Accra is the capital of Ghana. It is Ghana's largest city and its administrative, communications, and economic center. The primary economic activities are financial and government services, communications, construction, transportation, and agriculture (particularly fishing). Over 70% of Ghana's manufacturing capacity is located within the capital area. Accra sits nears the Greenwich Meridian in the Accra Metropolitan Area, in the Greater Accra Region.

Accra was founded by the Ga people in the late 1600s. The word Accra is derived from the word Nkran, meaning ants, which is a reference to the numerous anthills seen in the countryside around Accra. During part of its history, Accra served as a center for trade with the Portuguese, who built a fort in the town, followed by the Swedish, Dutch, French, British, and Danish by the end of the seventeenth century.

The site of present-day Accra developed into a sizable town around the original Ga town as well as British, Danish, and Dutch forts and their surrounding communities: Jamestown near the British fort, Osu near the Danish Christianborg fort (now Osu Castle), and Ussherstown near the Dutch Ussher fort. The areas form the core of the modern city.

In 1877, at the end of the second Anglo-Asante War, Accra replaced Cape Coast as the capital of the British Gold Coast colony. After the completion of a railroad to the mining and agricultural interior, Accra became the economic center of Ghana. Large areas were destroyed by earthquakes in 1862 and 1939, but the city grew around a seaport (now relocated to Tema), and later a brewery, expanding into neighboring towns.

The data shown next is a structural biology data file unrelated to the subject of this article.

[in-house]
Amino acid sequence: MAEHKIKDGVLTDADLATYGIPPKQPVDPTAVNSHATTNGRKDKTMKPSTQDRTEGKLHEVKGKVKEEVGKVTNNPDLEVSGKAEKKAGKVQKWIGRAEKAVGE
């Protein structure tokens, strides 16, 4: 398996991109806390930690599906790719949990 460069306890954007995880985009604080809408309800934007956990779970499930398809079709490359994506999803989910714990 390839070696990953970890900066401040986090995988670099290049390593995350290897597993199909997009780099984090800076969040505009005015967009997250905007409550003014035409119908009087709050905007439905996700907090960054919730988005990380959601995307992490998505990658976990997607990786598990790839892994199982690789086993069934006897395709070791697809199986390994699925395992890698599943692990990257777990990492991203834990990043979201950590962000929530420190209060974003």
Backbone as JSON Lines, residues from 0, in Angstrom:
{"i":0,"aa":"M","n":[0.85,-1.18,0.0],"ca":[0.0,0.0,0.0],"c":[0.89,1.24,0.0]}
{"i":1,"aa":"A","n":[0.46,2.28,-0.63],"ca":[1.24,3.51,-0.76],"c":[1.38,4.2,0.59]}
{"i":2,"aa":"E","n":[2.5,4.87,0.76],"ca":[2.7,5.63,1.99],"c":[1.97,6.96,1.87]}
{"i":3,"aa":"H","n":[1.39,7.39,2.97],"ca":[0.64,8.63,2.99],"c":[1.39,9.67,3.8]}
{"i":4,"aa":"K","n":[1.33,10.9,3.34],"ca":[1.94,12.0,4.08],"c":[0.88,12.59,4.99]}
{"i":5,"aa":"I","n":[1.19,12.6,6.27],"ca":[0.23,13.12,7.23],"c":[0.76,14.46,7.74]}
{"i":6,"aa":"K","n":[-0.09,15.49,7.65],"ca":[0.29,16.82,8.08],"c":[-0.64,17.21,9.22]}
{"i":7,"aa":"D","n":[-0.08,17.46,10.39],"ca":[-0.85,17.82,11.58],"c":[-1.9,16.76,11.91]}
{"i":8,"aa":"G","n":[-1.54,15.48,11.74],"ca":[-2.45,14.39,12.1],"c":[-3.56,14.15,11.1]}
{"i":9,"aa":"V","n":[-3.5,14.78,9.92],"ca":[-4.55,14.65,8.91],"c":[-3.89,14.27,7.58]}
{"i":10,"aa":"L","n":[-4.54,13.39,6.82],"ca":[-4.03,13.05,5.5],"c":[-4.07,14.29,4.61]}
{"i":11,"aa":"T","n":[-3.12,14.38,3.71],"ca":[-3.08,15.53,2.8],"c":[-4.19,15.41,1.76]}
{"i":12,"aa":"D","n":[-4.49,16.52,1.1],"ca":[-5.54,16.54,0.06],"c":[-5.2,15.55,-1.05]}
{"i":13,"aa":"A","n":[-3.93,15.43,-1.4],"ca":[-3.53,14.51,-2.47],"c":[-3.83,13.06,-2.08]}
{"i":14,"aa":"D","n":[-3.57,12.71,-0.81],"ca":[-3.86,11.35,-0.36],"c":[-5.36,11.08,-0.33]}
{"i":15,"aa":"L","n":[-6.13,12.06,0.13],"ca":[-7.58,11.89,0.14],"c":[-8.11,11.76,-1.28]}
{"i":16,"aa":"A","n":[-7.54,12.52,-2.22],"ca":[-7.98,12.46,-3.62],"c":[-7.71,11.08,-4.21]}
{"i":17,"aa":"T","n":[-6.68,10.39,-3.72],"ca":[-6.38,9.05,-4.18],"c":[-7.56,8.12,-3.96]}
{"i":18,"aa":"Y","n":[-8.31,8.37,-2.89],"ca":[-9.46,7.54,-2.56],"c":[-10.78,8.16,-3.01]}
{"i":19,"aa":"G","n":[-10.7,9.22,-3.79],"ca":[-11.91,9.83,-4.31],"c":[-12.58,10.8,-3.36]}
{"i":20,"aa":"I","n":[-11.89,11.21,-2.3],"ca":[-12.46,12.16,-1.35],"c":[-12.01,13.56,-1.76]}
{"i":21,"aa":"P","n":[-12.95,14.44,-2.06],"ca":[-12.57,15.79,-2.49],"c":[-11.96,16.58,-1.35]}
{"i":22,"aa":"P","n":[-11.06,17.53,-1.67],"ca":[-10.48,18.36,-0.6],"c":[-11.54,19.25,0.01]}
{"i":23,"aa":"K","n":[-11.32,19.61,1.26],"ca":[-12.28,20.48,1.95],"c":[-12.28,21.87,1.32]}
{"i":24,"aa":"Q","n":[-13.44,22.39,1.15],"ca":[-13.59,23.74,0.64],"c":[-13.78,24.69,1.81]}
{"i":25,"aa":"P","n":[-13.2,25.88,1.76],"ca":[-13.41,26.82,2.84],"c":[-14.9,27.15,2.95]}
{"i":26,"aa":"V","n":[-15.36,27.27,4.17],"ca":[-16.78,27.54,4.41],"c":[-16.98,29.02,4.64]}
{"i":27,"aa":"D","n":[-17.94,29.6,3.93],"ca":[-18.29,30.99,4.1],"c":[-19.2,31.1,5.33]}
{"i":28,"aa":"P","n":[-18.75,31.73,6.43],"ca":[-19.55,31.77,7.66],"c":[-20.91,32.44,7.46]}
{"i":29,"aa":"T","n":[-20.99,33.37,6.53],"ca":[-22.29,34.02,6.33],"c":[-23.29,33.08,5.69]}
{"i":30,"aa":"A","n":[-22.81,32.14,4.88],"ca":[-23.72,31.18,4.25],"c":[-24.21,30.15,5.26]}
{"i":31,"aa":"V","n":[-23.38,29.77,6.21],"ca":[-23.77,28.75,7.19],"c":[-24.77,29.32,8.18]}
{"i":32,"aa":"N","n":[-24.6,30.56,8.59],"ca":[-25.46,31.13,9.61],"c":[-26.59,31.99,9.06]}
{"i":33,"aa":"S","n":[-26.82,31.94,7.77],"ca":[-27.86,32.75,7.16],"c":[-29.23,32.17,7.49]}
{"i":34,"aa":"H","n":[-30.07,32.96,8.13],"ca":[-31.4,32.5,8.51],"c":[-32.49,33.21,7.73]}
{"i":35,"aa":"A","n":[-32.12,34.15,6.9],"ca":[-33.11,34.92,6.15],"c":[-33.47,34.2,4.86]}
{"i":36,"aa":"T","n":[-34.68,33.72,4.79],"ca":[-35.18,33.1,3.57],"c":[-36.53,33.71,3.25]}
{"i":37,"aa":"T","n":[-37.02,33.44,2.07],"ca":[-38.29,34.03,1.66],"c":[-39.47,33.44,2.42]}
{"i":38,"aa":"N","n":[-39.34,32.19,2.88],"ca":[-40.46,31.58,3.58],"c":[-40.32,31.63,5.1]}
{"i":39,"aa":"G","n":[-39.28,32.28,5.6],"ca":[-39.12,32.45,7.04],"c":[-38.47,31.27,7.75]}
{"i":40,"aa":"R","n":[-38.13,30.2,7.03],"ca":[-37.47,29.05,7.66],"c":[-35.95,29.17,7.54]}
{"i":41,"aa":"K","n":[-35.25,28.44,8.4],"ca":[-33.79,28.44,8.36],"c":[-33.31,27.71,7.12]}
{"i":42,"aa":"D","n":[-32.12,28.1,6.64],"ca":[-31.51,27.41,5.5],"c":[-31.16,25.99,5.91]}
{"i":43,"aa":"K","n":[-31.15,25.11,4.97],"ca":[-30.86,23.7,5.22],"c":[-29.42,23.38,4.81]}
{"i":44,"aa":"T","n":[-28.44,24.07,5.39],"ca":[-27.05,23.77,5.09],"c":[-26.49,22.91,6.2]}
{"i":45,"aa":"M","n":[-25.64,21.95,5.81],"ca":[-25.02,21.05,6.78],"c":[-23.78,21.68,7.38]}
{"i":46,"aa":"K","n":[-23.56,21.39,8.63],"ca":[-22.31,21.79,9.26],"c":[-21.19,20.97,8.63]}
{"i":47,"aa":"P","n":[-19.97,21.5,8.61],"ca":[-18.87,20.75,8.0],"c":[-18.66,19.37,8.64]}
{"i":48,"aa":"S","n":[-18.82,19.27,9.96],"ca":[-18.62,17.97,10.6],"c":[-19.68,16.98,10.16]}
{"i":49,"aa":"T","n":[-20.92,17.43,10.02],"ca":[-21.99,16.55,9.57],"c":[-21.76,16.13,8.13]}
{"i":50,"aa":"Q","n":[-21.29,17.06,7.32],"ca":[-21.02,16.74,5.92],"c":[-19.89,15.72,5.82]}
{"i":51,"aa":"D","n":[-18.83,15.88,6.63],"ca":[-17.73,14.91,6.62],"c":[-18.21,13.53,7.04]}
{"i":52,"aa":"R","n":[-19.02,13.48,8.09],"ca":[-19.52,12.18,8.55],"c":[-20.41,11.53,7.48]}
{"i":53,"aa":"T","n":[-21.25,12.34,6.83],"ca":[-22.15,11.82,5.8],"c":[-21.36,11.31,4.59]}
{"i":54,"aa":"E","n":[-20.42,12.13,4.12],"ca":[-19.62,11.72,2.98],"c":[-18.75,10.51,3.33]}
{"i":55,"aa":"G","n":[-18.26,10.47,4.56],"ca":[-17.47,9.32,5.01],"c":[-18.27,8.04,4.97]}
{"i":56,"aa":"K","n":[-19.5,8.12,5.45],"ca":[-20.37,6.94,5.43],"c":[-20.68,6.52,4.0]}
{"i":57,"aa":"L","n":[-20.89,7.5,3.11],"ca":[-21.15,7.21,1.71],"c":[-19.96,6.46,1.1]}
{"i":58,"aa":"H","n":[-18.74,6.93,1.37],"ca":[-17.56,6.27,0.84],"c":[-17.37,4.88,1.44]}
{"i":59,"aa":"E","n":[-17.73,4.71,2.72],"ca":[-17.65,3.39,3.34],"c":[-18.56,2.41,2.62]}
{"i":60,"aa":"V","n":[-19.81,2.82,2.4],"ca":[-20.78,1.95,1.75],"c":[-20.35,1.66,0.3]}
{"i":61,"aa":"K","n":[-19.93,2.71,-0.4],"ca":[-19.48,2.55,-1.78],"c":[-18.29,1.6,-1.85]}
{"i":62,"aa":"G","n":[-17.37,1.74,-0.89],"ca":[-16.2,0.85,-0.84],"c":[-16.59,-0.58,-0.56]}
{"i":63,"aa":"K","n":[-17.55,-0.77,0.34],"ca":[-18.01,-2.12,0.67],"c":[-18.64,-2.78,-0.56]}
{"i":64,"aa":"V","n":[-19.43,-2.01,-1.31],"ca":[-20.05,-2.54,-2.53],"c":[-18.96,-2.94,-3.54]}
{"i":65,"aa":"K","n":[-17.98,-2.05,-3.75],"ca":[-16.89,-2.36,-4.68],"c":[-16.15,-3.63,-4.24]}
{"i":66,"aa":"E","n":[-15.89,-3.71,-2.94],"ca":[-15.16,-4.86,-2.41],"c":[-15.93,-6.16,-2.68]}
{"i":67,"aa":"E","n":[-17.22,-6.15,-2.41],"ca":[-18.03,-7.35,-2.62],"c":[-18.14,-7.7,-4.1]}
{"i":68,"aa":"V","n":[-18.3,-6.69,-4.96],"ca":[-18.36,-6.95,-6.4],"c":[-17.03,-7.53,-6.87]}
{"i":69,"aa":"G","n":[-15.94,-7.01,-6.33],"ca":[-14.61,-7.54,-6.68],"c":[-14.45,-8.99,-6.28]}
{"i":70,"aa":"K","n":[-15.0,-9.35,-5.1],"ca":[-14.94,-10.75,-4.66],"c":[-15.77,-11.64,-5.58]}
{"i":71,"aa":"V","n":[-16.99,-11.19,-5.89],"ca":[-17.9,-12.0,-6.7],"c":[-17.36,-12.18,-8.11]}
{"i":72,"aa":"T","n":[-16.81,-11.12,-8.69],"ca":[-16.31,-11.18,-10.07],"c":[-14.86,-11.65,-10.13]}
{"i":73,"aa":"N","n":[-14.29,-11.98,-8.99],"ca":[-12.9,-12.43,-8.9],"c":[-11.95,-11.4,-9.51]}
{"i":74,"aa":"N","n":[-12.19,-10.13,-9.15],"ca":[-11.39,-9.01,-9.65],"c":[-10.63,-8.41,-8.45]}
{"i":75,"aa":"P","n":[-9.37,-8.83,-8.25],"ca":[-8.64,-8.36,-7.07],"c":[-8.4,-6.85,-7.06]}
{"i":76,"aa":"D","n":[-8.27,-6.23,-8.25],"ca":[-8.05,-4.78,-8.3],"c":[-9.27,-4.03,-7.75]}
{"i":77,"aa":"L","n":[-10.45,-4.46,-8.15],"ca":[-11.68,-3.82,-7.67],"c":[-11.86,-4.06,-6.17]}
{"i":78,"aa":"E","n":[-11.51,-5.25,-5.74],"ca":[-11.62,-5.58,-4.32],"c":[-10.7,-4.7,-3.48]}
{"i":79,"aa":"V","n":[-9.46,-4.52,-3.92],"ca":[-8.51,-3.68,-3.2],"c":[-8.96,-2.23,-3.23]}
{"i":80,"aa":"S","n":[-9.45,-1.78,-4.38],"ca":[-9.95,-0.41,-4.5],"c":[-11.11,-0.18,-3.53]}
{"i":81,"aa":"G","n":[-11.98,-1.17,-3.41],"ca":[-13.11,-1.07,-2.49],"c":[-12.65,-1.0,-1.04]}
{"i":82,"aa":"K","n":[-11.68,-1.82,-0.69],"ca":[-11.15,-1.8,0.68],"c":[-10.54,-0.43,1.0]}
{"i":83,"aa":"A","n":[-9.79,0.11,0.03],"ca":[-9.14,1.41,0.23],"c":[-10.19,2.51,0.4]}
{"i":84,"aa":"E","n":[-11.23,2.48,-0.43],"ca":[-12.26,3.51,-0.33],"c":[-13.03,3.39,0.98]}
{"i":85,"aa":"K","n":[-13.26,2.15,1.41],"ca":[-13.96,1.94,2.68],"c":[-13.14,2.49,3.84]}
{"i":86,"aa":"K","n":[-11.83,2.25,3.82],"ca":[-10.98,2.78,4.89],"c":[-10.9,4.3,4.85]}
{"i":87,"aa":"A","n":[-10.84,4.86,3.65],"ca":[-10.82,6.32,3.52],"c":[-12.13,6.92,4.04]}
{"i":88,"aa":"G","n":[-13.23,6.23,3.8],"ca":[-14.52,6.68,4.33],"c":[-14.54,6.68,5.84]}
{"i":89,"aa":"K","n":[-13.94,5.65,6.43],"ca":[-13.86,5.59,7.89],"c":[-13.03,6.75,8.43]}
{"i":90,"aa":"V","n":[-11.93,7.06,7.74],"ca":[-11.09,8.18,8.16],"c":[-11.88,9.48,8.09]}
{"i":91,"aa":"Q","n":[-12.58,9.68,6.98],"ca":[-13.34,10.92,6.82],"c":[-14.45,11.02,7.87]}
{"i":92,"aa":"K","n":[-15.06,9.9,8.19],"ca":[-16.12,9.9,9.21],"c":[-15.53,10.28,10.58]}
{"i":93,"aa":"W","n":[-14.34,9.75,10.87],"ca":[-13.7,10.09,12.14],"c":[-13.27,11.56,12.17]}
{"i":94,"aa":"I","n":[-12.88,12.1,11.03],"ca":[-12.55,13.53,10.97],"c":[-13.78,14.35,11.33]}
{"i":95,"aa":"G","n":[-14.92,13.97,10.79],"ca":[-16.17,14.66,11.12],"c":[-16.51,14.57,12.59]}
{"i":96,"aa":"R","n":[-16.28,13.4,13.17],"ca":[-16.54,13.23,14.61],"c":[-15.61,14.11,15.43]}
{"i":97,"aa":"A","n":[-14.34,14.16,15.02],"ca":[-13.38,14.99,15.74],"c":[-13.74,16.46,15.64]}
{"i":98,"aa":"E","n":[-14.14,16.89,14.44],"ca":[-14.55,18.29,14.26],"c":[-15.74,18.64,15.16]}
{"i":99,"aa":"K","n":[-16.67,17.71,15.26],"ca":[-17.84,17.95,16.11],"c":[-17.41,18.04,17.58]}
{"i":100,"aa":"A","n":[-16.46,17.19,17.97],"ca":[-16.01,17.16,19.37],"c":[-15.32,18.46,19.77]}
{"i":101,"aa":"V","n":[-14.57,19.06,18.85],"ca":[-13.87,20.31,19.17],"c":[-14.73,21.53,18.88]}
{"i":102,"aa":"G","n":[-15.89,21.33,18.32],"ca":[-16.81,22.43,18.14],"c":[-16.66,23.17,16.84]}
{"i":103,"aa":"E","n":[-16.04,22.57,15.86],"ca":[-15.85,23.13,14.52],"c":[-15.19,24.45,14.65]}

The Accra Riots in 1948 launched the Ghanaian campaign for independence, which led to the Ghana's independence from the United Kingdom and nationhood in 1957.

Today, Accra is one of the wealthiest and most modern cities in the African continent, with a high quality of living by African standards. Accra is also known as having some of the continent's most active night life.

Accra is home to the National Museum of Ghana, the Ghana Academy of Arts and Sciences, the National Archives of Ghana, and Ghana's central library. Also of note is Christianborg or Osu Castle -- the seat of government, built by the Danes in the 17th century, the National Theatre, Accra Centre for National Culture, a lighthouse, the National Sports Stadium, the W.E.B. DuBois Memorial Centre for Pan-African Culture and several beaches. Near the Parliament of Ghana is the Ghana-India Kofi Annan Centre for Excellence in ICT. The Kwame Nkrumah Memorial is located in downtown Accra. 

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